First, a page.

Some members of Congress are pushing legislation that would discourage private land conservation across the nation, even as many Democrats are promoting the Green New Deal. Why? Because of that other “green.”
Land conservation, setting aside land and allowing little or no development, has been a popular and effective environmental strategy for decades. One study in Vermont, for example, found “every state dollar invested in land conservation returned $9 in natural goods and services.”
In 2006, Congress passed a law promoting private taxpayer participation in the conservation movement, allowing the deduction of the current value of the land set aside “for the purpose of permanent protection, including the natural, cultural, historic and scenic attributes.”
And it worked — so well, in fact, that in 2015, Congress made the incentives permanent. Today, there are roughly 30 million acres protected by conservation easements, in a public-private approach to environmental stewardship that both industry and the environmental community agree on.
Much of this success is due to conservation easement partnerships, which allow more Americans to participate in the land preservation movement, rather than only a select few who could afford to do so. As a result, thousands of acres of environmentally sensitive land are now protected in places like Alabama, the fast-growing South Carolina Upstate, and Los Angeles’ Malibu Valley thanks to these partnerships. One study found nearly two-thirds of lands conserved through partnerships have “outstanding” ecological value and that nearly 70 percent are set up with the purpose of mitigating the impacts of climate change.
But some traditional conservation groups are pushing a law to both end the practice and retroactively claw back the tax benefits. Led by the Land Trust Alliance (LTA), critics claim the appraisals of the land are artificially high and create tax benefits far in excess of what is fair. “Taxpayers are being bilked. The intent of Congress is being violated,” says LTA CEO Andrew Bowman.
LTA’s efforts open it to accusations of hypocrisy. On the one hand, the organization claims it wants to outlaw a practice in which individuals form partnerships that purchase land, preserve it, and, in the process, qualify for tax benefits. On the other hand, the LTA wants the ability for organizations like itself to be in the business of working with individuals to conserve such lands and reap the tax benefits. In short, critics say the LTA is trying to have it both ways by seeking to ban conservation efforts it doesn’t like and preserve those it does.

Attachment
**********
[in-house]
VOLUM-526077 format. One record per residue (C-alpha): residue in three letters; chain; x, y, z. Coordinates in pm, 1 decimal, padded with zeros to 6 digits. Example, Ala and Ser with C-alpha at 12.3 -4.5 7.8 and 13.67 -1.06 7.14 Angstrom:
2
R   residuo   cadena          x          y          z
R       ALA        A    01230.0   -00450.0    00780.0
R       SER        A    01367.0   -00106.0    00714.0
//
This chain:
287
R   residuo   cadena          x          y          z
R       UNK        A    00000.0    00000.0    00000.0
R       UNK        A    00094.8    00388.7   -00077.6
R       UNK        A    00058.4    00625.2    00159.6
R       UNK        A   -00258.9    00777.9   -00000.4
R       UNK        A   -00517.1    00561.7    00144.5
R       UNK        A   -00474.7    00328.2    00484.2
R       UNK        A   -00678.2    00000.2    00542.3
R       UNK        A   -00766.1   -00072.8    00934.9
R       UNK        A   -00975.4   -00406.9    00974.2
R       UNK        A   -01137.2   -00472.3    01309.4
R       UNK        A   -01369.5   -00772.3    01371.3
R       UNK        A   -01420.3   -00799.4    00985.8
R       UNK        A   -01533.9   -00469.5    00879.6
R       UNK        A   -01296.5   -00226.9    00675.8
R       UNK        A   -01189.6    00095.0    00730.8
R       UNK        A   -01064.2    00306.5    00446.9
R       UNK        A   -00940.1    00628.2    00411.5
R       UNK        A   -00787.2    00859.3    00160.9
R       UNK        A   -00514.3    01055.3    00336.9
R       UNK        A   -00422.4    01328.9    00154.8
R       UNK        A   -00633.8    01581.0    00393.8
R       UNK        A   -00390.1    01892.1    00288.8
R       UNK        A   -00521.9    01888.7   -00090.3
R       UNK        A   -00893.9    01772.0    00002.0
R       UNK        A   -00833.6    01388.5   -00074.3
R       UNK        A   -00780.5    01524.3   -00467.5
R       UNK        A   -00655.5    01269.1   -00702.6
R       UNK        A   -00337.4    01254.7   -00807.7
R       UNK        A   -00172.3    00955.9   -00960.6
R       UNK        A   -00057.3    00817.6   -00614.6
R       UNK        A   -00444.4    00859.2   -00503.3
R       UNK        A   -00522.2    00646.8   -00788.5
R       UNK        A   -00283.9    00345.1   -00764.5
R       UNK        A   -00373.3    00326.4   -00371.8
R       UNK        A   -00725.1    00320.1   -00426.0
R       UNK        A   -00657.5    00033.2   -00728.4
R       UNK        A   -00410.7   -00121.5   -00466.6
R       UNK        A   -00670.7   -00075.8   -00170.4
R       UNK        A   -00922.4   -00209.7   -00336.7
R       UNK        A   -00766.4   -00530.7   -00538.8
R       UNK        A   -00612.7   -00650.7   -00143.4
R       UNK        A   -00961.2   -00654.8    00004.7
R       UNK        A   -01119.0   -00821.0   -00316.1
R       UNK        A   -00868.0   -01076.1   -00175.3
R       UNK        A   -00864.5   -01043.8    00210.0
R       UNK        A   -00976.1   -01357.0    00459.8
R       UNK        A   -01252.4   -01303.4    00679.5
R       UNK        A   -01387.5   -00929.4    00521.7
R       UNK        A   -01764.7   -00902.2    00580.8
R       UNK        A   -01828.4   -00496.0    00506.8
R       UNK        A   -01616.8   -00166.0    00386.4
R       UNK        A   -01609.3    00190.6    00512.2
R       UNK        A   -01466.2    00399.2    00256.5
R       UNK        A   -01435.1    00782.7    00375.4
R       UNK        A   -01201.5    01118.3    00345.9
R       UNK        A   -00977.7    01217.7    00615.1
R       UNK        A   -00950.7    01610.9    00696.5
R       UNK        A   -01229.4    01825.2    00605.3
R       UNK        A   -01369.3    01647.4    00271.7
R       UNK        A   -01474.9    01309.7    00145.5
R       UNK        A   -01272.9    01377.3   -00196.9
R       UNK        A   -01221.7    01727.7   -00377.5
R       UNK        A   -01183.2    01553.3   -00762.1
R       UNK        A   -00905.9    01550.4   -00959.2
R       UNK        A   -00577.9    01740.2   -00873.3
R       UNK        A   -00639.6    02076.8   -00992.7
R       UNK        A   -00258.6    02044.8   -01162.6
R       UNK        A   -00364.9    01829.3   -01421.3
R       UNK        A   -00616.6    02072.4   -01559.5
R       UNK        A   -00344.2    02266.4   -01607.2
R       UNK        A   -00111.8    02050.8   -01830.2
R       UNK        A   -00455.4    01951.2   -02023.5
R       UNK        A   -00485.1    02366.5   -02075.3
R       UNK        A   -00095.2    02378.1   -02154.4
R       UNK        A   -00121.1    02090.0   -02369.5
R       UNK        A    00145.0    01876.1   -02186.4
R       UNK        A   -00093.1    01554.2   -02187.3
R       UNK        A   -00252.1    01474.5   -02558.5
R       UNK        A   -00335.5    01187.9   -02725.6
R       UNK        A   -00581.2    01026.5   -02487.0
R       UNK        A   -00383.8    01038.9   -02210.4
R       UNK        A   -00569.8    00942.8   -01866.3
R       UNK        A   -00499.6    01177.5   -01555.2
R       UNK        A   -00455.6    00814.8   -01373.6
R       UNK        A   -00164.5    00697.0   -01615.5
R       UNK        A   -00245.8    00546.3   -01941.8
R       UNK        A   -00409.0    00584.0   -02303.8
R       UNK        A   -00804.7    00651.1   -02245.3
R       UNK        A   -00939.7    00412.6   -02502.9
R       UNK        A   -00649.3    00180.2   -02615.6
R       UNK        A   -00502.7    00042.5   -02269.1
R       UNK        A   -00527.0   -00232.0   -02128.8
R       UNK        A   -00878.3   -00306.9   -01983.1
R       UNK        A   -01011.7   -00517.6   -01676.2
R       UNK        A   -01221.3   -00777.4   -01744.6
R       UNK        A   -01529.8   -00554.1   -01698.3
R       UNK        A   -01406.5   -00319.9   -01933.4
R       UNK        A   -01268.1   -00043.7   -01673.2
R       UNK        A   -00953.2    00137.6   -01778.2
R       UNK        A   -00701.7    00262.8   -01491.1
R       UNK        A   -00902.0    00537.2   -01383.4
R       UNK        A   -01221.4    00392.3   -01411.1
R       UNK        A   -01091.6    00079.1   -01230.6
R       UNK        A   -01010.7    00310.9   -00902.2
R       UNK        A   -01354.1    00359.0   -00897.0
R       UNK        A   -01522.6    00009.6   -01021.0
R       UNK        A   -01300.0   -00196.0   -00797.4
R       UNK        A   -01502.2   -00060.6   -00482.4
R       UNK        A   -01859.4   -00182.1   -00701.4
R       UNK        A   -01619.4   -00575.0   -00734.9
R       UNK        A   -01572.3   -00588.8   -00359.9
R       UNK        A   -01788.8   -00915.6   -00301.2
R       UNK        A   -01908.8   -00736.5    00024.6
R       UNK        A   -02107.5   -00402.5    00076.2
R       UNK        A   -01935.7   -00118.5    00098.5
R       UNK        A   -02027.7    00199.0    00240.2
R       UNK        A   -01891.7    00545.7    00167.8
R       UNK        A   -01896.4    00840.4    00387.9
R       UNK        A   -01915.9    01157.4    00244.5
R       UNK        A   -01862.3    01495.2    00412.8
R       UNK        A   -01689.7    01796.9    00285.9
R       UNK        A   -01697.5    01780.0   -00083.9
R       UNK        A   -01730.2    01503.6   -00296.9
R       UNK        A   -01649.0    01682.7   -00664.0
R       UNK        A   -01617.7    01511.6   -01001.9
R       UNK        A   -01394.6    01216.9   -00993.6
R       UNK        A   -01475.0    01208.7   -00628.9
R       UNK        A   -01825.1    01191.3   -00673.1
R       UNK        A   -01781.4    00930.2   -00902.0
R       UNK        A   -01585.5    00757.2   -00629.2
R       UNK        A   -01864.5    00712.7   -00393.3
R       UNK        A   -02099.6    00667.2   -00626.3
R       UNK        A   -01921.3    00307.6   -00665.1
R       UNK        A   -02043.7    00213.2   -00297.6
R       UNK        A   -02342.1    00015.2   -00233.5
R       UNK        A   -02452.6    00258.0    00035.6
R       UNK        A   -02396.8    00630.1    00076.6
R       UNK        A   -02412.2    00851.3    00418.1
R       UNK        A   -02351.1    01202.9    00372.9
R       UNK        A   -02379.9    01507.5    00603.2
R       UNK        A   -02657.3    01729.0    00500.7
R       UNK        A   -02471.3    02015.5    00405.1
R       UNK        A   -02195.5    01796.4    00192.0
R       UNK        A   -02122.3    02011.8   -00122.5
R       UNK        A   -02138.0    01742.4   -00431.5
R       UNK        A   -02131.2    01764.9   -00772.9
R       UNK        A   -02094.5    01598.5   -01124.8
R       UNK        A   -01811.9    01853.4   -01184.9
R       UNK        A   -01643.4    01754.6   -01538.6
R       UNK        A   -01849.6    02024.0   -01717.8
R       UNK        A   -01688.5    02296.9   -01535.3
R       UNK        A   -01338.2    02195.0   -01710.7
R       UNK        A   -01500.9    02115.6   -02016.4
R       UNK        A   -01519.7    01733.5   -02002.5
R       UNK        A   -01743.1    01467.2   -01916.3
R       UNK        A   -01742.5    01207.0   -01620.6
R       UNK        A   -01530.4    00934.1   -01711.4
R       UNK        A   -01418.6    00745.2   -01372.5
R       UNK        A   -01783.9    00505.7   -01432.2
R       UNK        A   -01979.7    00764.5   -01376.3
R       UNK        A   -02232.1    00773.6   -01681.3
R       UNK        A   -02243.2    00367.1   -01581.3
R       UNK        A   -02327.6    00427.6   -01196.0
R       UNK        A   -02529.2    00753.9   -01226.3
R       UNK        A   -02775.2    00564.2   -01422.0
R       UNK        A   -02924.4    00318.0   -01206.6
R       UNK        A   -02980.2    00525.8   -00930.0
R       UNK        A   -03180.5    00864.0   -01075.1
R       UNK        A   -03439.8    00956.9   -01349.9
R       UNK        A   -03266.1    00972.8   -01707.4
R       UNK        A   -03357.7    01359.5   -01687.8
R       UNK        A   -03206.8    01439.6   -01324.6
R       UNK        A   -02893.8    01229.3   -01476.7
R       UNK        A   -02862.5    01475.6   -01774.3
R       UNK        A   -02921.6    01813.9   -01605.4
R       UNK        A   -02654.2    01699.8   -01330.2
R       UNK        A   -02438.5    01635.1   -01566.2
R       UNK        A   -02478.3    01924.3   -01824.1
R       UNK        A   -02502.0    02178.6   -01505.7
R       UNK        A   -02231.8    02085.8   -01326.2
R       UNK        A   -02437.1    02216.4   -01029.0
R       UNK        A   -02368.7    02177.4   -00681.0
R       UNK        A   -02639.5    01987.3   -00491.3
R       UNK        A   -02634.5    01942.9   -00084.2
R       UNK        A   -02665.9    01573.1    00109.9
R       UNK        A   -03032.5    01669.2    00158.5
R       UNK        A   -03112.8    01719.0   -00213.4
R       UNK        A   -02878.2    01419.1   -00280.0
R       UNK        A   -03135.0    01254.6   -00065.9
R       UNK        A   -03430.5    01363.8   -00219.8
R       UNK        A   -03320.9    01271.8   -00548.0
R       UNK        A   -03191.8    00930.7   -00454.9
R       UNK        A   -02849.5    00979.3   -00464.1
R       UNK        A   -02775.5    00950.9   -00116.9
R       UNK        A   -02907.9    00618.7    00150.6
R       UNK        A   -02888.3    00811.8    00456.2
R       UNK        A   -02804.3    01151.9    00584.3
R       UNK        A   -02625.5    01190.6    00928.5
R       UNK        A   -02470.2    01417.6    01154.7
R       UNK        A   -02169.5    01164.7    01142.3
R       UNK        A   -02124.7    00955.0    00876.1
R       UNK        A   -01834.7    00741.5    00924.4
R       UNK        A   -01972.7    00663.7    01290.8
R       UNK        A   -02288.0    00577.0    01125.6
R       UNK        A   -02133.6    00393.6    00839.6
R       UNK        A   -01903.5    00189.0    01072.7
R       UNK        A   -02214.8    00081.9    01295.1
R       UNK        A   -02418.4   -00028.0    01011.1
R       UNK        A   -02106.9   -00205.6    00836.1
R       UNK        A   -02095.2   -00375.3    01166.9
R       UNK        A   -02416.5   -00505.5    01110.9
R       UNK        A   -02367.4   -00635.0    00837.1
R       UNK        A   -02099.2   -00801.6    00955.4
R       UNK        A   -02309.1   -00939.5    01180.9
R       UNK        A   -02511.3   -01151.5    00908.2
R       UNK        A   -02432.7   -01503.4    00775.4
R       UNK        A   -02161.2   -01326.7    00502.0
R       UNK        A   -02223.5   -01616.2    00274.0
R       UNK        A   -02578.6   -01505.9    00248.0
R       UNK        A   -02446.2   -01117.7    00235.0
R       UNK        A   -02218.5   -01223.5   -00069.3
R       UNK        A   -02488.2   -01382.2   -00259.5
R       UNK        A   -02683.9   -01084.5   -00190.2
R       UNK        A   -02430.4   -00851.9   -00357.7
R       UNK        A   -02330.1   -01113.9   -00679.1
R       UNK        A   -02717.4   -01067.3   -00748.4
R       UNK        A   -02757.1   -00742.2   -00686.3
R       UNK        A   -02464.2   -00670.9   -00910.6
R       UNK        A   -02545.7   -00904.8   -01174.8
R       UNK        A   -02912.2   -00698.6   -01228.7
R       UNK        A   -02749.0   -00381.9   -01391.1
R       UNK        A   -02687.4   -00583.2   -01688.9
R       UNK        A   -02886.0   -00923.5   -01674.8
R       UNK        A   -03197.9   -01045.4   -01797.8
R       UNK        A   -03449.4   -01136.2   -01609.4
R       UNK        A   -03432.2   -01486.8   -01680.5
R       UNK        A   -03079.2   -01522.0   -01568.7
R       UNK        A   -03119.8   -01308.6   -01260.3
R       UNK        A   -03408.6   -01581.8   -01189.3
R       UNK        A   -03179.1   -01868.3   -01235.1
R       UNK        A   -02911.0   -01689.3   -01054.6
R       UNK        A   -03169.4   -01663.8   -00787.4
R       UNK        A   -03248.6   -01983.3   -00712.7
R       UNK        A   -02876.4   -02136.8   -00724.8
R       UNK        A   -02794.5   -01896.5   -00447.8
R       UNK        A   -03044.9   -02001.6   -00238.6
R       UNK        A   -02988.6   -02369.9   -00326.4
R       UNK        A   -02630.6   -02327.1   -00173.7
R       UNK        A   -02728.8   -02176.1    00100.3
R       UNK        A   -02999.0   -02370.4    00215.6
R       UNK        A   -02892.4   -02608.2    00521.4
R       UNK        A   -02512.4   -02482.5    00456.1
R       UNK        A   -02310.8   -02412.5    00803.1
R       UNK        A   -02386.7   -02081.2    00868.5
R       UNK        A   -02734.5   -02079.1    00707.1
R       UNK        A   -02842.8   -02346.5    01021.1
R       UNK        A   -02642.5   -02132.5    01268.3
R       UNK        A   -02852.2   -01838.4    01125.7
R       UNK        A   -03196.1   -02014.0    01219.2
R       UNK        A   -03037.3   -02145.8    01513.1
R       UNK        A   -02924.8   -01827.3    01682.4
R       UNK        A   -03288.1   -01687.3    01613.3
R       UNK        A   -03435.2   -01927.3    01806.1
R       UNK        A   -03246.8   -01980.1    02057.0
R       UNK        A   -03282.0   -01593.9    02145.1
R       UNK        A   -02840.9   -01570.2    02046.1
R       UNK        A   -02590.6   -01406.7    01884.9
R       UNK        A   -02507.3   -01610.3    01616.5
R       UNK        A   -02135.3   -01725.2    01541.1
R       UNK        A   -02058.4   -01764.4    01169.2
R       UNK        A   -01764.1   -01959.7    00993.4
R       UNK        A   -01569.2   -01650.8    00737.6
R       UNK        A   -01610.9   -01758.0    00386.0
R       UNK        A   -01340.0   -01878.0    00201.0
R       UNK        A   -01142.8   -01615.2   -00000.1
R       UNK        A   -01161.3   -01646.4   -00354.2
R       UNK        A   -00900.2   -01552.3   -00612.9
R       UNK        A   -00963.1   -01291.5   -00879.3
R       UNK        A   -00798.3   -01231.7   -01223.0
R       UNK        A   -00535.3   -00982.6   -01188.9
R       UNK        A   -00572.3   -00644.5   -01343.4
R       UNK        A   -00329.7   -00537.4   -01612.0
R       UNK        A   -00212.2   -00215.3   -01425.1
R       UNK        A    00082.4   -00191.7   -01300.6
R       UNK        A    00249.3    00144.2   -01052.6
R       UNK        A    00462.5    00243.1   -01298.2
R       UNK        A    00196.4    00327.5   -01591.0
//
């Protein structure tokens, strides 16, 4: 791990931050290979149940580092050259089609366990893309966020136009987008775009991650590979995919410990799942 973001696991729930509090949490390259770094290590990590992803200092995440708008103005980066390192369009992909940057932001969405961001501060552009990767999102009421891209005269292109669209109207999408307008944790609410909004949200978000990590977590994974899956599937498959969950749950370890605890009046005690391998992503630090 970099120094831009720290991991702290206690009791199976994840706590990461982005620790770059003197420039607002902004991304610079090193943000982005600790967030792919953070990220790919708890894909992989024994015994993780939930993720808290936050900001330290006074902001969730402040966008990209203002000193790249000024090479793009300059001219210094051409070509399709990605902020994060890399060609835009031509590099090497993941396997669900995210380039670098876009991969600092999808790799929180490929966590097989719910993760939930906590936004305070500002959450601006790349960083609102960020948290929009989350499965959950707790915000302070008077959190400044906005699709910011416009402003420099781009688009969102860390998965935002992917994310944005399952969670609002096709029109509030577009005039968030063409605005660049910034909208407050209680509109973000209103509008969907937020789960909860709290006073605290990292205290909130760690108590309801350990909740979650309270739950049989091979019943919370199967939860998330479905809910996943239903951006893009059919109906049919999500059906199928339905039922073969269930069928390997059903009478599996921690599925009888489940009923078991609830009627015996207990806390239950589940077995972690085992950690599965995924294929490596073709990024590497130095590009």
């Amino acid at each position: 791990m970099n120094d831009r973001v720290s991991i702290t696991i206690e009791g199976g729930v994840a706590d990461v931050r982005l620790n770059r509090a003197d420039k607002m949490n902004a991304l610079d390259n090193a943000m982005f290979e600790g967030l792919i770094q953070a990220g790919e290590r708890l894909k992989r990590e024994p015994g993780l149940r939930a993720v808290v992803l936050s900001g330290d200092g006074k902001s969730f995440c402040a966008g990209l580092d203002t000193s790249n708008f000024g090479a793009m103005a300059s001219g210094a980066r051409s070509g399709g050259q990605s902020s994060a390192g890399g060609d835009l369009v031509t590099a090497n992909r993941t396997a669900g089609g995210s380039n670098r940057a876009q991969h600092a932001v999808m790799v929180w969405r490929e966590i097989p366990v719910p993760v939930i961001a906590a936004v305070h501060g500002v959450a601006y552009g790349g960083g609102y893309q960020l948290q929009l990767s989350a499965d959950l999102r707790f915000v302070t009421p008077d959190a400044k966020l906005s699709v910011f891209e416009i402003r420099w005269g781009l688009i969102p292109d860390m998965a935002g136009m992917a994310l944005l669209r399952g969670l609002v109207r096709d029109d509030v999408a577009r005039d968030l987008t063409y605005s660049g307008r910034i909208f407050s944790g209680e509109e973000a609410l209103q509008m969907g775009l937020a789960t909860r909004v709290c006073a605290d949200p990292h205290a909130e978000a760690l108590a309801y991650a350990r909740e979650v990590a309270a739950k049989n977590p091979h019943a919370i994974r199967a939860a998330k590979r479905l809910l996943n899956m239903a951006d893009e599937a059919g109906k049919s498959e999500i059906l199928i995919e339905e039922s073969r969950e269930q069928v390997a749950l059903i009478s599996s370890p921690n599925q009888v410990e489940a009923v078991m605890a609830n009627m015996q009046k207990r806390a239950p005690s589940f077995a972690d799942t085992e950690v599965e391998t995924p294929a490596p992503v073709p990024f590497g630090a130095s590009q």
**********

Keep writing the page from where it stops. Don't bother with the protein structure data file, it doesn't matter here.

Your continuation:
Many advocates of the partnerships agree that moderate reforms are needed. But they argue debates over the appraisal process fail to reconcile the facts and can be resolved without shutting down the partnerships or demanding retroactive payouts.
“Congress set up conservation easements as a type of charitable contribution geared toward preserving land for conservation,” says Ryan Ellis, the president of the Center for a Free Economy, who says the U.S. tax code’s flexibility on partnerships is the ideal market solution.
“Picture a penniless chef going in on a restaurant with a wealthy cousin despite only having sweat equity to contribute,” Ellis says. “That wouldn’t happen in many other countries. Partnership conservation easements are the same idea–it’s the U.S. tax system pairing up landowners and those who can help them unlock the charitable contribution.”
And then there’s the issue of retroactivity.
Supporters of the partnerships have asked for clarity from the IRS to find an acceptable path forward rather than punishing taxpayers who’ve invested in conservation lands. Treasury Secretary Janet Yellin was asked about the topic during her confirmation in January and said “taxpayer certainty with regard to tax treatment in all issues is an important goal for the system at large. If confirmed, I will strive to meet that goal through the issuance of taxpayer guidance, and I appreciate the importance of creating certainty for taxpayers on this issue.”
Still, the LTA and its allies continue to push for the nuclear option. Why? It could be that as Congress rolls out more and more spending programs, the need for new revenues is pressing. Last year, Congress’ Joint Committee on Taxation projected passing the LTA-backed anti-partnerships bill would bring in $7.1 billion in new revenue through 2021.
And the LTA has found a way to leverage its standing as what ProPublica calls the “embodiment of the traditional conservation community.” With the oil and gas industry facing harsh criticism over its role in climate change, energy companies have sought to establish ties to the group: between 2010 and the present, oil and gas companies gave more than $5 million to the LTA, according to tax records.
Supporters of the easement partnerships say this political debate is missing the point: The partnerships work, and reforms can both end any excesses and protect the environment.
“These partnerships are a perfectly ordinary thing that happens in all sorts of ways every day in America. Innovation and entrepreneurship ordered toward Congress’s intent to go forth and do well by doing good.”